Yet the announcement was no knee-jerk reaction to the contractor’s demise, but rather the result of Network Rail formalising an approach it first decided to take in 2011, with a fair payment charter. The process has been carried out in a collaborative way with contractors, Blakey says.

Any punitive action is likely to be a last resort, with contractors monitored through assurance and any issues dealt with through dialogue. “In the first instance we would want to understand why there were instances of non-compliance, and those would provide the context in terms of whether or not it would be an easy fix or something that would require formal punitive action,” Blakey continues.

Industry bodies have praised the move by Network Rail. Alexi Ozioro, public affairs and policy manager at the Building Engineering Services Association, says that the decision shows “exemplary leadership and foresight” and “demonstrates not only that reform can happen, but can happen very quickly. If a major client like Network Rail can do it, so can everyone.”

The move has also been welcomed by Suzannah Nichol, chief executive at Build UK, who says: “Improving cash flow will unlock value through the whole supply chain.” She adds: “We are aware of other major clients implementing similar requirements and I look forward to them setting out their intentions and helping us to change the industry for the better.”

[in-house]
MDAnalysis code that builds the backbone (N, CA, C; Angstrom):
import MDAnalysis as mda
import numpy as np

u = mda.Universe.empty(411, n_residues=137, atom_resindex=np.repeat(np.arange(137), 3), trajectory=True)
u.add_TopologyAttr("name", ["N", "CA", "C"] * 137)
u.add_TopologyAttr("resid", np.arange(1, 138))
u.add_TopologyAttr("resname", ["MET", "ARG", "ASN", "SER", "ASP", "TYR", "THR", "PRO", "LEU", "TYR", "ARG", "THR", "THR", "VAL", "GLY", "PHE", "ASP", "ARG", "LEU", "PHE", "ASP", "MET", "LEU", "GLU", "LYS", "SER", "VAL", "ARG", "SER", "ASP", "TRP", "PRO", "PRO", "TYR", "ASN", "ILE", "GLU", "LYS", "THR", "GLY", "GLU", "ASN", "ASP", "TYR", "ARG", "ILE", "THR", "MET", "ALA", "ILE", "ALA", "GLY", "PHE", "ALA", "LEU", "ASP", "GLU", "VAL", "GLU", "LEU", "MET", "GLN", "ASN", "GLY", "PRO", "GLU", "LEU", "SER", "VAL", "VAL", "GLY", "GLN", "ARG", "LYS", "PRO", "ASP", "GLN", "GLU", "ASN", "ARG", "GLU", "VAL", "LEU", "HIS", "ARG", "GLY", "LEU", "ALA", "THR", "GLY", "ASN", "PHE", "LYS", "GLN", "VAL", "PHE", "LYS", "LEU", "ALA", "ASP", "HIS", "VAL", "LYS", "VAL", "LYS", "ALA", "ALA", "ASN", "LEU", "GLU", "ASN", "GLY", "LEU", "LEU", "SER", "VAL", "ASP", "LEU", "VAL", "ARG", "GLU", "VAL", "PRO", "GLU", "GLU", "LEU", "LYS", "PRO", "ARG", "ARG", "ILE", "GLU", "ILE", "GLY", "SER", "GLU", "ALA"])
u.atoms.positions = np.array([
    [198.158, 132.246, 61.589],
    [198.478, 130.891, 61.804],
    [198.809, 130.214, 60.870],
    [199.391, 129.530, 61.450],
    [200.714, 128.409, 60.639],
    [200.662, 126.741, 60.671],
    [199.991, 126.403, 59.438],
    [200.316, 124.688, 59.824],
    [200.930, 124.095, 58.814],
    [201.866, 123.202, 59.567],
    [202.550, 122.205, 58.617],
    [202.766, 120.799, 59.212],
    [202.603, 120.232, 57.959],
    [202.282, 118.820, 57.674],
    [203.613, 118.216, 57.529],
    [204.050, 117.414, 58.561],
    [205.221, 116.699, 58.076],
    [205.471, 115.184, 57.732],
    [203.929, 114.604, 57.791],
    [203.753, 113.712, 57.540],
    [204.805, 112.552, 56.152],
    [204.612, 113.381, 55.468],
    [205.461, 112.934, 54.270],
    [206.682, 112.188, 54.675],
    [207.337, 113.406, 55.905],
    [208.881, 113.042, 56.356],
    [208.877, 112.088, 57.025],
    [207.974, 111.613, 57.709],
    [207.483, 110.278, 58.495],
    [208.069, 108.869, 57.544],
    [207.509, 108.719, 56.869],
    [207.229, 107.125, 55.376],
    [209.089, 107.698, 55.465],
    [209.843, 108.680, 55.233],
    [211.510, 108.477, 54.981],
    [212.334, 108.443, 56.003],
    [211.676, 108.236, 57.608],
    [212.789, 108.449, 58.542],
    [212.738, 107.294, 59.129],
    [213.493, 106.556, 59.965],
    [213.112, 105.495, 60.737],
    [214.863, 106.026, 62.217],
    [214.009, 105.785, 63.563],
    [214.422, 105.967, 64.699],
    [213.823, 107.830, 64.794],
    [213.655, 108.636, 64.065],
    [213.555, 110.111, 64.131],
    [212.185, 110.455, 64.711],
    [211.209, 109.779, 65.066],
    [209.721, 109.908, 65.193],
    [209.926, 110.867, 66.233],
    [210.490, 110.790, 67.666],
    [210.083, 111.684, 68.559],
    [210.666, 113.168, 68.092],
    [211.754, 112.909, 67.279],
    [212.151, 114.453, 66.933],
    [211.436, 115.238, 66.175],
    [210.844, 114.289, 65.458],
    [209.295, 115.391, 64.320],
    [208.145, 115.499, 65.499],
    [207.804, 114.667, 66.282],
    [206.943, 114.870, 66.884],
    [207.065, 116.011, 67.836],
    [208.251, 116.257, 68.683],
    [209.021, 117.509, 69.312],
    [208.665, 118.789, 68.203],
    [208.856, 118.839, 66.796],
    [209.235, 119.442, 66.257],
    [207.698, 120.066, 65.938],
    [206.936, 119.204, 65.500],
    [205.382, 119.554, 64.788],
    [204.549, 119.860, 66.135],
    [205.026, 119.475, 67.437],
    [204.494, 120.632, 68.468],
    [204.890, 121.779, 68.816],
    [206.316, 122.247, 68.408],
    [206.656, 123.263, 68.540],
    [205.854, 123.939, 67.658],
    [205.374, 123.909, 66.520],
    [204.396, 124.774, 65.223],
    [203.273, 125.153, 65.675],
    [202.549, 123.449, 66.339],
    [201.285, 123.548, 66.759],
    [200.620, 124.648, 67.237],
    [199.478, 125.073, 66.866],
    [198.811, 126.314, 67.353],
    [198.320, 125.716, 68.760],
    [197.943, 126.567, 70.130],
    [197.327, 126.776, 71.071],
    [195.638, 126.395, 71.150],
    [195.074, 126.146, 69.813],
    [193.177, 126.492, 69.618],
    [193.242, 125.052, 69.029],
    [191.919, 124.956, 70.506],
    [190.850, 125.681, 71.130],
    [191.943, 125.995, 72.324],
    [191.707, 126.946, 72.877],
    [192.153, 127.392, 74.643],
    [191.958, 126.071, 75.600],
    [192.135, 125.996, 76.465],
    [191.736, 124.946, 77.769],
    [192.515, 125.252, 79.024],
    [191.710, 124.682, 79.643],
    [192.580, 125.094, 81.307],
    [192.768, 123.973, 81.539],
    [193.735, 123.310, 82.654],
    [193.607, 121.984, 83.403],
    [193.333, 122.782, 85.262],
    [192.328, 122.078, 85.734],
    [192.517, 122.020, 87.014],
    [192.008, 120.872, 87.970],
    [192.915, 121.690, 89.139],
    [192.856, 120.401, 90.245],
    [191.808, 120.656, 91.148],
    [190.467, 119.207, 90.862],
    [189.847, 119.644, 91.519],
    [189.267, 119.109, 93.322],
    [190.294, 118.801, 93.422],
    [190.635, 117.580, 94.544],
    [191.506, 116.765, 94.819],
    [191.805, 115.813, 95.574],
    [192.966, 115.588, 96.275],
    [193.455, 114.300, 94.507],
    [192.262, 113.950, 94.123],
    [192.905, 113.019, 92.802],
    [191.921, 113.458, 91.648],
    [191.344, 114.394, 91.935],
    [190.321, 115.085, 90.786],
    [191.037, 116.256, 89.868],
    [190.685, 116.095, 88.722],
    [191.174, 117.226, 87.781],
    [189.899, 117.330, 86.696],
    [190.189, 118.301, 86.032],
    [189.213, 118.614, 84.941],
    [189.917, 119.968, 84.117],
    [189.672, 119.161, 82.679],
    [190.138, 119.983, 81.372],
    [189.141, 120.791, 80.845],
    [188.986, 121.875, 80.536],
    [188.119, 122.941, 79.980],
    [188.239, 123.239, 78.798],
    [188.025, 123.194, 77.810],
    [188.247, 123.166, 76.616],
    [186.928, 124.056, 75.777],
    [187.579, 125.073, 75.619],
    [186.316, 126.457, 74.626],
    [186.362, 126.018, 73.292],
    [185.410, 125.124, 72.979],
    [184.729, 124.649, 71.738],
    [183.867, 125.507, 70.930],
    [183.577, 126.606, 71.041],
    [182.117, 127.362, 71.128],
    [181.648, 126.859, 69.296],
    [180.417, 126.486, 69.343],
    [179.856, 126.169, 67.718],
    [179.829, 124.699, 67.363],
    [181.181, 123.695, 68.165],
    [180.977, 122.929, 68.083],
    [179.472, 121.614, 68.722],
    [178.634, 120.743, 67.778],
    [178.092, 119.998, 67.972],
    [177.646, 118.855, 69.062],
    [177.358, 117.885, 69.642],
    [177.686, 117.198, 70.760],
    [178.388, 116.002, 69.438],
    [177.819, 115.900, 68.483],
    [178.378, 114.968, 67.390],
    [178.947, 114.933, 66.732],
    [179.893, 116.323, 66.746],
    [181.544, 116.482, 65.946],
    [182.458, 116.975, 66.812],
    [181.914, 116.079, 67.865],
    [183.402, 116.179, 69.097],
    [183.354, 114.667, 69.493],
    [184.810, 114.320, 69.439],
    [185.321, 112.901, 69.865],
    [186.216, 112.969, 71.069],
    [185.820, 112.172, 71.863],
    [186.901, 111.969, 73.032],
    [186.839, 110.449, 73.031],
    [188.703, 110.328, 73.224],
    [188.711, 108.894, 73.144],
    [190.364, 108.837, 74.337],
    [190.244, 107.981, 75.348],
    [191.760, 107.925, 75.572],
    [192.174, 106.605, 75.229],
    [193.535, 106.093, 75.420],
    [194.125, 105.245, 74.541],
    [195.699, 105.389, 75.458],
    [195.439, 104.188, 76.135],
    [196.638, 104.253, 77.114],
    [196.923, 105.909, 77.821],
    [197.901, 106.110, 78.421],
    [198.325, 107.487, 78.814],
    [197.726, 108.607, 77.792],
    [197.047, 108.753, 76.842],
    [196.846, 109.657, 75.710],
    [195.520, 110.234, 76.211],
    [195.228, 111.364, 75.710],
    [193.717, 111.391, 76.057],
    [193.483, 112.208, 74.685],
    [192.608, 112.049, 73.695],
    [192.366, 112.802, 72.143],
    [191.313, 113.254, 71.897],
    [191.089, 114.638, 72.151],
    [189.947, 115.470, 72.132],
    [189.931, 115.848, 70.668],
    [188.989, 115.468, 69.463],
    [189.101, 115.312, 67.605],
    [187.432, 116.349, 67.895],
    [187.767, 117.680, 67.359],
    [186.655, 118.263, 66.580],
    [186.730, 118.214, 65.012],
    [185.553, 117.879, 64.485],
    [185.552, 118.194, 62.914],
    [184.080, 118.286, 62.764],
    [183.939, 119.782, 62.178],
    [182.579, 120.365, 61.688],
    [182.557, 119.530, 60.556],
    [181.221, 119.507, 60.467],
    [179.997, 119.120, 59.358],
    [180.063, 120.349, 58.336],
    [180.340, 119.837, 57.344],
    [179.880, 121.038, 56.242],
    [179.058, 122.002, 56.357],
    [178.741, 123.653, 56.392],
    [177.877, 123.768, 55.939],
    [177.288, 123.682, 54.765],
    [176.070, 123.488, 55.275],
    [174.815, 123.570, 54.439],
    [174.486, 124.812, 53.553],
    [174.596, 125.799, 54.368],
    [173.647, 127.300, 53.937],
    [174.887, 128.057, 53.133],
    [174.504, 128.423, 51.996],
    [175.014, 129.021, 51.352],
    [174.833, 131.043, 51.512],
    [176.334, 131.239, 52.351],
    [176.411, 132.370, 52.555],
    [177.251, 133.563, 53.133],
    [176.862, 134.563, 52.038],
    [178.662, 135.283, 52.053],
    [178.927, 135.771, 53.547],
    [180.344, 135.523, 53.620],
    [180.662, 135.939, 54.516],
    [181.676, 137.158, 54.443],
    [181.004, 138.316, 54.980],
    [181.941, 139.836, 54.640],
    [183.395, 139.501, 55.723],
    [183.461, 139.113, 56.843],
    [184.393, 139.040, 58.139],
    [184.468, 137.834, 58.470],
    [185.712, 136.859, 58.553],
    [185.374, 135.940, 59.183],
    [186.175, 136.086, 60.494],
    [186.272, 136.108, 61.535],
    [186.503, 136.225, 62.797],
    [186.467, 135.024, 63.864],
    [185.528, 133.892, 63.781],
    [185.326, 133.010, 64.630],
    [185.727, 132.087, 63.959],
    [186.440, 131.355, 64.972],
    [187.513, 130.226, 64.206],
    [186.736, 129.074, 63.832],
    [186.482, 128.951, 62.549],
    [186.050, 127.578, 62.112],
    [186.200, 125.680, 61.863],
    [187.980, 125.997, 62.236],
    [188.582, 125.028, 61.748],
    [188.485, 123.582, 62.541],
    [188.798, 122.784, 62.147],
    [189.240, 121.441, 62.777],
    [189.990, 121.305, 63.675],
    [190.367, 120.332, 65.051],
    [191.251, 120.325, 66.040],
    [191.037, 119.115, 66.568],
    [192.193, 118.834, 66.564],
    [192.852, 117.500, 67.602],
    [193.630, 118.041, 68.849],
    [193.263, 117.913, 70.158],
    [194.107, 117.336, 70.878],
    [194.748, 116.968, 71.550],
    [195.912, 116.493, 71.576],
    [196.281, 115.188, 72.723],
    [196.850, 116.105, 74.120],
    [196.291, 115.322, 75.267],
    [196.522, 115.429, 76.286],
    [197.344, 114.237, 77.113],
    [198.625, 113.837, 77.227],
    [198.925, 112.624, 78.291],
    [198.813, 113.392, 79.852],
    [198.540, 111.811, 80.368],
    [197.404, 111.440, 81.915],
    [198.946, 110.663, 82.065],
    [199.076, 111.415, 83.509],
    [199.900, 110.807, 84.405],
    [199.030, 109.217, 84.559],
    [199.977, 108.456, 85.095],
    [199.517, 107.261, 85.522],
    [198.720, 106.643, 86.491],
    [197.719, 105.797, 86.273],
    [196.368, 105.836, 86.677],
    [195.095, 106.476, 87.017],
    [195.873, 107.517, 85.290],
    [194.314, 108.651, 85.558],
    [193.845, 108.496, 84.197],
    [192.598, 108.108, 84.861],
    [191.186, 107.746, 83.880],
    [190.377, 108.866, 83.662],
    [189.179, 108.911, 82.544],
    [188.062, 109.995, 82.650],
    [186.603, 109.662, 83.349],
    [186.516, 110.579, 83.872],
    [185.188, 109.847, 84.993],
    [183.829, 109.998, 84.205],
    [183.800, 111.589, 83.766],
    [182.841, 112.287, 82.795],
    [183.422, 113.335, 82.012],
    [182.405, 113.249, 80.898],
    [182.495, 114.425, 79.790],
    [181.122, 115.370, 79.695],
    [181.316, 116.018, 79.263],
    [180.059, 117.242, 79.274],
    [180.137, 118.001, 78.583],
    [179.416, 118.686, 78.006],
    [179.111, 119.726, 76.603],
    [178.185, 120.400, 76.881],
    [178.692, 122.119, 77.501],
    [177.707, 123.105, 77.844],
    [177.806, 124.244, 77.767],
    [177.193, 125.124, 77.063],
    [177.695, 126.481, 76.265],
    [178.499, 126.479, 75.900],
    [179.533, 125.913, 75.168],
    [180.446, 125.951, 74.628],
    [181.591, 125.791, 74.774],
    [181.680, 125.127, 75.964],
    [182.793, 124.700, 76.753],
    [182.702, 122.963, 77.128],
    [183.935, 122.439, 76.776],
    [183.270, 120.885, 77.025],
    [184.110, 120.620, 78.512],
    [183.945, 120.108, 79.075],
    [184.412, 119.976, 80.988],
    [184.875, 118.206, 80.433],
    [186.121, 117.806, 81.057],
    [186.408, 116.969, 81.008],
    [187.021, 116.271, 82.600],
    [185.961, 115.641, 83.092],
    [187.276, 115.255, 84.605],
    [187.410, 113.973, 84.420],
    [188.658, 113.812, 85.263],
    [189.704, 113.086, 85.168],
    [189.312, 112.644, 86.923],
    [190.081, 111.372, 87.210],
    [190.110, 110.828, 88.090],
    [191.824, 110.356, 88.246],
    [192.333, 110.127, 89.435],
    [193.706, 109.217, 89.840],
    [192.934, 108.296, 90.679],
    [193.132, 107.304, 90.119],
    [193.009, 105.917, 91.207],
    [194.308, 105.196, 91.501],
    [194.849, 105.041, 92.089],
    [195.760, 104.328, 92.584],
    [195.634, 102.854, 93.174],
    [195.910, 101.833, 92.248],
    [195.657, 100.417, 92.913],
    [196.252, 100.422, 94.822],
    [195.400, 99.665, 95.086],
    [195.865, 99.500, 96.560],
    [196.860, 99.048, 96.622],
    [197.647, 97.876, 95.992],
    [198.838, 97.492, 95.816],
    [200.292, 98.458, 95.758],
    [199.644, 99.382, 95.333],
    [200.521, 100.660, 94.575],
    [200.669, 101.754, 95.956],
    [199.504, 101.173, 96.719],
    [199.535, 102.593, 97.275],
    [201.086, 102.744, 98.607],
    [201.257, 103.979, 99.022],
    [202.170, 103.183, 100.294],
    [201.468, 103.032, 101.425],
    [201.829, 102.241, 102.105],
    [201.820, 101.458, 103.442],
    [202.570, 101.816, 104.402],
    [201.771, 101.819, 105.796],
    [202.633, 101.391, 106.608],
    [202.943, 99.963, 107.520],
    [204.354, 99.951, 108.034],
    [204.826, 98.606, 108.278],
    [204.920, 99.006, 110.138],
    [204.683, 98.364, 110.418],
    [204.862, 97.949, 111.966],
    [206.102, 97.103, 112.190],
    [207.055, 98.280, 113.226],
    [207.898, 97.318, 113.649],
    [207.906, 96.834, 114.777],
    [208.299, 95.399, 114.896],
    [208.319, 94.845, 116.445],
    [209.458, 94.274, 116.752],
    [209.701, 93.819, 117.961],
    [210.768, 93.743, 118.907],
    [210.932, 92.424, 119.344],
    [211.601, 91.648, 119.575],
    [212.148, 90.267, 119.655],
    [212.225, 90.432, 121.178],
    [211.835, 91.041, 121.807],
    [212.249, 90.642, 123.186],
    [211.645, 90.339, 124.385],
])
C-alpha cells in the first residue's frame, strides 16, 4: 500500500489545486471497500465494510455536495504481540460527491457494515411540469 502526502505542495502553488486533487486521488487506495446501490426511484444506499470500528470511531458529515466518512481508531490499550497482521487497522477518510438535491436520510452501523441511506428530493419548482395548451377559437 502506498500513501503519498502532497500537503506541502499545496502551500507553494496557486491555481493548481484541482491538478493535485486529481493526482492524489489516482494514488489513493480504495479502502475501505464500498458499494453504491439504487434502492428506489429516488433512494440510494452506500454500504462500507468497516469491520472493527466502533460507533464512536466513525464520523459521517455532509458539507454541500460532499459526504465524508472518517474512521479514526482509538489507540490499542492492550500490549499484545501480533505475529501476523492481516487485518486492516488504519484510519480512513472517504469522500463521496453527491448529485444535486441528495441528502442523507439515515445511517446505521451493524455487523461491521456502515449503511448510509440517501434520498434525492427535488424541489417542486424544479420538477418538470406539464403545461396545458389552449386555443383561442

Paul Uppal, the small business commissioner, describes Network Rail’s approach as “a really positive step” and says it should be replicated by other construction firms and across government.

And according to John Nolan, chair of the Construction Industry Council, it should be “the required best practice for the entirety of the industry”.

Need for enforcement

But some are taking a more sceptical view. Noble Francis, economics director at the Construction Products Association, says the move “will only be effective if Network Rail constantly monitors and enforces it”.

It remains to be seen whether Network Rail’s decision will set off a stampede of clients rushing to be seen to do the right thing. The statutory duty for large companies to report on their payment practices, brought in last year, has revealed that a significant number of construction suppliers are not being paid in a timely fashion. Kier Construction has an average payment period of 59 days, while Galliford Try Building’s is 49 days and McLaren Construction takes an average of 46 days to pay.

Alasdair Reisner, chief executive at the Civil Engineering Contractors Association (CECA), comments that change should be gradual to protect companies from the risk of going under.

“Cash is king in the contracting business, and if there was a sudden withdrawal of cash from industry you would see other [construction] industry failures – there’s no doubt in my mind about that. So we need to be very mindful that it’s done carefully and in a controlled manner that allows businesses to move to different business models that don’t rely on that cash flow.”

A long-term project